Pubdate: Tue, 09 Feb 2010
Source: Collegiate Times (VA Tech,  Edu)
Copyright: 2010 Collegiate Times
Author: Mark Goldstein


The dictionary defines "education" as the "act or process of imparting
or acquiring general knowledge, developing the powers of reasoning and
judgment and generally of preparing oneself or others intellectually
for mature life." With that in mind, I am not sure how the Drug Abuse
Resistance Education program has been able to keep the "E" in its name.

The "general knowledge" the group imparts upon the public is based far
more on myths and scare tactics than on factual evidence. The
organization certainly does not encourage reasoning and judgment,
instead relying on the students of the program to take everything
presented to them at face value without even considering contrary
scientific evidence.

Nothing makes this farce clearer than DARE Chairman Skip Miller's Jan.
28 column in the Los Angeles times titled, "Don't Legalize Marijuana."
In the column, Mr. Miller makes several claims about the psychoactive
drug, which have been hotly contested by both scientific and legal
authorities, as if they were authoritative facts.

While it is important to educate children about the dangers of drug
use, the education should give an honest and balanced perspective as
opposed to a presentation of unverified claims. The first claim Mr.
Miller makes in the article is that legalization of marijuana in
California would "almost certainly would bring with it additional
substance abuse in the state." There is much evidence to the contrary
of that statement.

According to the former Surgeon General Joyce Elders, marijuana use
among teens actually dropped by more than 40 percent in the five years
following the legalization of medical marijuana in California in 1996.

Furthermore, when Portugal instituted a full-scale decriminalization
of all drugs in the early 2000s, not only did aggregate drug use not
increase, but there was an increase in people seeking treatment for
their drug problems. The majority of 12th graders surveyed by the
National Institute on Drug Abuse in Bethesda, Md., reported that
legalization of marijuana would have very little impact on their
personal habits regarding the drug.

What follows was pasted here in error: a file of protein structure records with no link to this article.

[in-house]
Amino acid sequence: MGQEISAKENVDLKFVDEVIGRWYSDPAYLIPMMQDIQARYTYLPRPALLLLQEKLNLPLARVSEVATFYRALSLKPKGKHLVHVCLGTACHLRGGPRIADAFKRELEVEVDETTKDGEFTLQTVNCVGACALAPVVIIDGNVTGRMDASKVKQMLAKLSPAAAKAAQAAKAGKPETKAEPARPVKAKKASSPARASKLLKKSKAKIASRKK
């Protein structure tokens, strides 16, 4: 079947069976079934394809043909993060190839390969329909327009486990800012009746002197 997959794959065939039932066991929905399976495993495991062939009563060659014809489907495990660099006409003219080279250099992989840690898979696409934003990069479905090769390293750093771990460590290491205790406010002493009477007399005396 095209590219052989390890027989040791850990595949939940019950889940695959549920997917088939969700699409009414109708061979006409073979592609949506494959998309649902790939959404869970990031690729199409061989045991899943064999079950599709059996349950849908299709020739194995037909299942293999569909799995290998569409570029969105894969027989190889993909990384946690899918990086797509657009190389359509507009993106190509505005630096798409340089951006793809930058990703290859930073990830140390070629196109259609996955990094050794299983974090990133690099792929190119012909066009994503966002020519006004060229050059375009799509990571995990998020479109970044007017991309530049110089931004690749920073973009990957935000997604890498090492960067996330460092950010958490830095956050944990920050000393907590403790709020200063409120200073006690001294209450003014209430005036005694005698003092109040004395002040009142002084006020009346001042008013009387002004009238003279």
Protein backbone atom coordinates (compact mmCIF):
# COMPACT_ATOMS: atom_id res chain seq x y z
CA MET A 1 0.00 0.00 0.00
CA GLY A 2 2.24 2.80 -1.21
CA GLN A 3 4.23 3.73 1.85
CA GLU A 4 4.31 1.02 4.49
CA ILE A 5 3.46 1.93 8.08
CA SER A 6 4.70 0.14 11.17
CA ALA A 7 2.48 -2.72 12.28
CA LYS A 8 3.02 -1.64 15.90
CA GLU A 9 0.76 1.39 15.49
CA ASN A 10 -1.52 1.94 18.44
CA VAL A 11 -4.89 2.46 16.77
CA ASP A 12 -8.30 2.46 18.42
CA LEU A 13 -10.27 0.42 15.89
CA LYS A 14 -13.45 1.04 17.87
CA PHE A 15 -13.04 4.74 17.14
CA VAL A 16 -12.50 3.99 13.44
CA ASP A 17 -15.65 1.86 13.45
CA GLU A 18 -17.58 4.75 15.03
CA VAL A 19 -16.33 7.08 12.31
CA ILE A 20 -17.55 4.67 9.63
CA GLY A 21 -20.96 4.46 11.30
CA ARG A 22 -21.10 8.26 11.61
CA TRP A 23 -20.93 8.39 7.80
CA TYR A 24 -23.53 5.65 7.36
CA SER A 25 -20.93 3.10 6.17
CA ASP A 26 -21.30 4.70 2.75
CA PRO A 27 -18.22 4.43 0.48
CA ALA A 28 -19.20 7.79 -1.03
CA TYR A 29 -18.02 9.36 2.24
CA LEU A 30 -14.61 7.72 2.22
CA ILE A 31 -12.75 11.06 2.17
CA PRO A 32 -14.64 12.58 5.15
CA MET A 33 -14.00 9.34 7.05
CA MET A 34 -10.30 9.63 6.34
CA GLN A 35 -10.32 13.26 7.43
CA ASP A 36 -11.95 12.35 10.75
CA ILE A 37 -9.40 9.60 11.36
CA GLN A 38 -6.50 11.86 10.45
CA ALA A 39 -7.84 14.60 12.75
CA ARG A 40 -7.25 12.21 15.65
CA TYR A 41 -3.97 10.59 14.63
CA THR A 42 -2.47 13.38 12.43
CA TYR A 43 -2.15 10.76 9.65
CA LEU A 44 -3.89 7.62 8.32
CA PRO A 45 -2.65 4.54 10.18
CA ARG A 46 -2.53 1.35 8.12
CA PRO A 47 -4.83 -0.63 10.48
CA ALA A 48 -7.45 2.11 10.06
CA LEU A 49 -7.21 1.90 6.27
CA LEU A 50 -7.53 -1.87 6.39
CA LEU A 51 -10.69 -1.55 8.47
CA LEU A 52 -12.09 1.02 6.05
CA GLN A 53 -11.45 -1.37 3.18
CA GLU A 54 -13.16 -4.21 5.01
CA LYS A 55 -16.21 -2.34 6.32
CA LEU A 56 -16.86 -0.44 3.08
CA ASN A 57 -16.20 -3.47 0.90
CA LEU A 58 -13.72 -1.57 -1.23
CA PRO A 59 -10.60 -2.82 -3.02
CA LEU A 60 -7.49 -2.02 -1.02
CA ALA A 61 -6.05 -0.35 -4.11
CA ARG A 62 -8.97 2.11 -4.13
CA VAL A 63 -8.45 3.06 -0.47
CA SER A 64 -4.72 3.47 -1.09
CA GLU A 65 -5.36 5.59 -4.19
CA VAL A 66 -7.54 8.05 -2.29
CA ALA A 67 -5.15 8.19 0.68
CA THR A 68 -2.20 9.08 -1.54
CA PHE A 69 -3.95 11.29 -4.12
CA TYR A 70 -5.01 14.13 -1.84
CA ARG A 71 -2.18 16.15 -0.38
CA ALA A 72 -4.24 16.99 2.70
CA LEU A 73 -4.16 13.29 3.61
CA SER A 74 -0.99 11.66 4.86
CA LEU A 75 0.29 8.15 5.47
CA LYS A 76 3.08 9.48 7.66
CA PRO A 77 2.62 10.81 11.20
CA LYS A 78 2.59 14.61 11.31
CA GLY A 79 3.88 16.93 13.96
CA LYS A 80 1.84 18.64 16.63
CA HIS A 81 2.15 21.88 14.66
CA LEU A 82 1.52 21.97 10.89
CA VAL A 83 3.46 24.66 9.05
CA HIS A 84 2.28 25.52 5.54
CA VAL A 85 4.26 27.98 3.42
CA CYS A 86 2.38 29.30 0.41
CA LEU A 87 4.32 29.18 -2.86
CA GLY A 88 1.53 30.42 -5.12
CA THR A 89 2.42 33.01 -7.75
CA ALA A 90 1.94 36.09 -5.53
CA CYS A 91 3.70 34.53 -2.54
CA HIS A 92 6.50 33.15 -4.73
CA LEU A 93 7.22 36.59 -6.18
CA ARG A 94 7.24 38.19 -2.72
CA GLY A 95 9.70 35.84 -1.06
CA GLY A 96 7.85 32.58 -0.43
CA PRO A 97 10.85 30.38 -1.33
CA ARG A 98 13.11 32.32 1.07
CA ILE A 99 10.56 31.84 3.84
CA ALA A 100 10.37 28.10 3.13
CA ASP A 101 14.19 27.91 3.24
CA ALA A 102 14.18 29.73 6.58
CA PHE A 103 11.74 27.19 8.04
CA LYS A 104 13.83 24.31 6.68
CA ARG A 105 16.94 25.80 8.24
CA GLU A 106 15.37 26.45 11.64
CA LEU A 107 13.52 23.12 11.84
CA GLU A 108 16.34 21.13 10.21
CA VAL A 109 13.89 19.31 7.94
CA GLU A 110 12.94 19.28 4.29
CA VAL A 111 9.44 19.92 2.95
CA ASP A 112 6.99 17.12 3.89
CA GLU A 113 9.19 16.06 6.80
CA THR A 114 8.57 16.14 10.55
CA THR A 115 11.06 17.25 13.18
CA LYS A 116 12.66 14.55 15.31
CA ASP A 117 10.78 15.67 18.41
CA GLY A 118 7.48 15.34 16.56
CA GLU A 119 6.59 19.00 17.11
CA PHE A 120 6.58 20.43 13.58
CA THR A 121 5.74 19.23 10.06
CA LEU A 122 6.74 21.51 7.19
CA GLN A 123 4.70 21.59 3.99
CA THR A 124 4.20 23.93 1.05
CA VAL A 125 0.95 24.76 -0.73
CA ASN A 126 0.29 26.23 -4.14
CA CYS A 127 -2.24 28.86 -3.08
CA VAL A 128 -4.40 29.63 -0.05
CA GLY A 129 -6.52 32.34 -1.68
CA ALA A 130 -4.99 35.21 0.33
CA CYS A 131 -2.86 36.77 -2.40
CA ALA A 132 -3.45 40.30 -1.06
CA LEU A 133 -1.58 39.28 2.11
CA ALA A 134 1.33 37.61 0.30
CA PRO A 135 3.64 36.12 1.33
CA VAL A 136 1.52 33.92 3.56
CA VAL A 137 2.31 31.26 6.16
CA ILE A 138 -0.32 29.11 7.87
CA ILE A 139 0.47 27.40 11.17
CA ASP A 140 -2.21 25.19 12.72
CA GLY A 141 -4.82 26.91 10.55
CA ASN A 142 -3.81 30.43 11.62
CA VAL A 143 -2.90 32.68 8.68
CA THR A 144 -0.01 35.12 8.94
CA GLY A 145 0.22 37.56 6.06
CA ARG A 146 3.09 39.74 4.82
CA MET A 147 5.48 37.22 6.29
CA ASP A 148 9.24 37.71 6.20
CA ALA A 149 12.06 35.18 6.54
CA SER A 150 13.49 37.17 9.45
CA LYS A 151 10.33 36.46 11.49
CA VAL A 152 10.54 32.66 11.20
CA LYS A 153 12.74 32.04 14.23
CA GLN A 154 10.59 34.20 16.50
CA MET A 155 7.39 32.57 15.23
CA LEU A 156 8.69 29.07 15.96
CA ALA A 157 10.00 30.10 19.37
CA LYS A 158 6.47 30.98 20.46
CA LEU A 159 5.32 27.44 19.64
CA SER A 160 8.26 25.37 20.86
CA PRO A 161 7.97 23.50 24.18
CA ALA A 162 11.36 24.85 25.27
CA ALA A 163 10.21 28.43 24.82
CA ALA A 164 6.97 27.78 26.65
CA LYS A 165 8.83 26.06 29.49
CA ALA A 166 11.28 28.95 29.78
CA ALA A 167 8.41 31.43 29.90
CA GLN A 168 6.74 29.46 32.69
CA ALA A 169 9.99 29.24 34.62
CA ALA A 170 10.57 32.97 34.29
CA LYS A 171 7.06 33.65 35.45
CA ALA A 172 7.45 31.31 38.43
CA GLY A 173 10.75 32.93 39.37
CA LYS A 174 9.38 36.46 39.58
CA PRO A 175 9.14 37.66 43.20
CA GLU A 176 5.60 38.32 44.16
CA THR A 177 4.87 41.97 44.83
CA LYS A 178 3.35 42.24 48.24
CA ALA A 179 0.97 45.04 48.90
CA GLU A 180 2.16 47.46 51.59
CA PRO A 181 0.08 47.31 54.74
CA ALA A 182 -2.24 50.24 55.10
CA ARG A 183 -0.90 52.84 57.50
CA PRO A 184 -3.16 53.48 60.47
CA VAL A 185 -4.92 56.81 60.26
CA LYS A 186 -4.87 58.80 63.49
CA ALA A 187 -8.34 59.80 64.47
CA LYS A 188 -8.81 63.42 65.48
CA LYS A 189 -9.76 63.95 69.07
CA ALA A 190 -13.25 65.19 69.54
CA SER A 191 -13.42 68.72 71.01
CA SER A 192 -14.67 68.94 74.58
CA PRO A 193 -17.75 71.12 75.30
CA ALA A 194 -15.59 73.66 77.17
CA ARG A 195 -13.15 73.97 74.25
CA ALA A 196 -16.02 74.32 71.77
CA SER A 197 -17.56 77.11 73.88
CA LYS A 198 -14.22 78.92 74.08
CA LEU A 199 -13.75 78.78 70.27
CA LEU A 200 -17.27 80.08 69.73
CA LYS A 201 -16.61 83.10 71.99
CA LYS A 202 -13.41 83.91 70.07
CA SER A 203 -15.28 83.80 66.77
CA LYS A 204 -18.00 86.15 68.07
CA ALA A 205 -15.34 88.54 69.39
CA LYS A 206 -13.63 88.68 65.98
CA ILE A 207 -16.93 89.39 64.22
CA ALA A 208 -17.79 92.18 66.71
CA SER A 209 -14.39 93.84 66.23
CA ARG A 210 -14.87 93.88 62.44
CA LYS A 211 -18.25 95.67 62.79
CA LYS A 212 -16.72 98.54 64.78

With all of this evidence, I wonder how Mr. Miller can make the claim
that additional abuse would "almost certainly" happen. The chairman
goes on to claim that the amount of tetrahydrocannabinol (THC, the
primary substance in marijuana) has quadrupled since the 1970s, thus
making the drug more dangerous. It should be noted that the samples
taken by the Drug Enforcement Agency in 1977 to determine the THC
content of marijuana were very small in number and not representative
of the majority of the population.

More reliable data from the early 1980s and beyond shows that
marijuana potency has remained more or less constant for about thirty
years. The claim that increases in THC make the drug more dangerous
has never been scientifically substantiated. However, in 1994, Dr.
Jack Henningfield from the National Institute of Drug Abuse made a
chart that said THC as a whole is about as dangerous as caffeine and
is less dangerous than both alcohol and nicotine.

Other spurious claims made by the article include that marijuana is a
"habit-forming drug," and that the costs associated with legalizing
marijuana are greater than the costs currently spent on enforcement of
drug policy. I will let the readers research that information for
themselves, as evidence to the contrary is easily accessible. However,
my point is very clear. DARE often presents propaganda in order to
scare children.

There is a very dangerous consequence of doing this sort of thing,
because it has the potential to raise skepticism in children. Once
children realize their teachers are telling lies about marijuana, they
might also assume that they were being lied to about other more
dangerous drugs such as cocaine or heroin.

Dishonesty can only work until children are old enough to start
questioning authority. Another point should be raised: If DARE needs
to resort to falsities in order to attempt to prevent marijuana use,
why do they push said agenda in the first place?

DARE as a program has been largely proven to be ineffective. In 2001,
the Surgeon General reported that DARE "does not work." Moreover,
research by the Government Accountability Office determined that the
program is often counter-productive.

Nevertheless, the agenda of DARE is still pushed by schools and law
enforcement agencies all over the country. While education is an
imperative aspect of preventing drug and alcohol abuse, it is both
ineffective and immoral to lie to children in order to do so.

Mark Goldstein

president of Students for Sensible Drug Policy at Virginia Tech 
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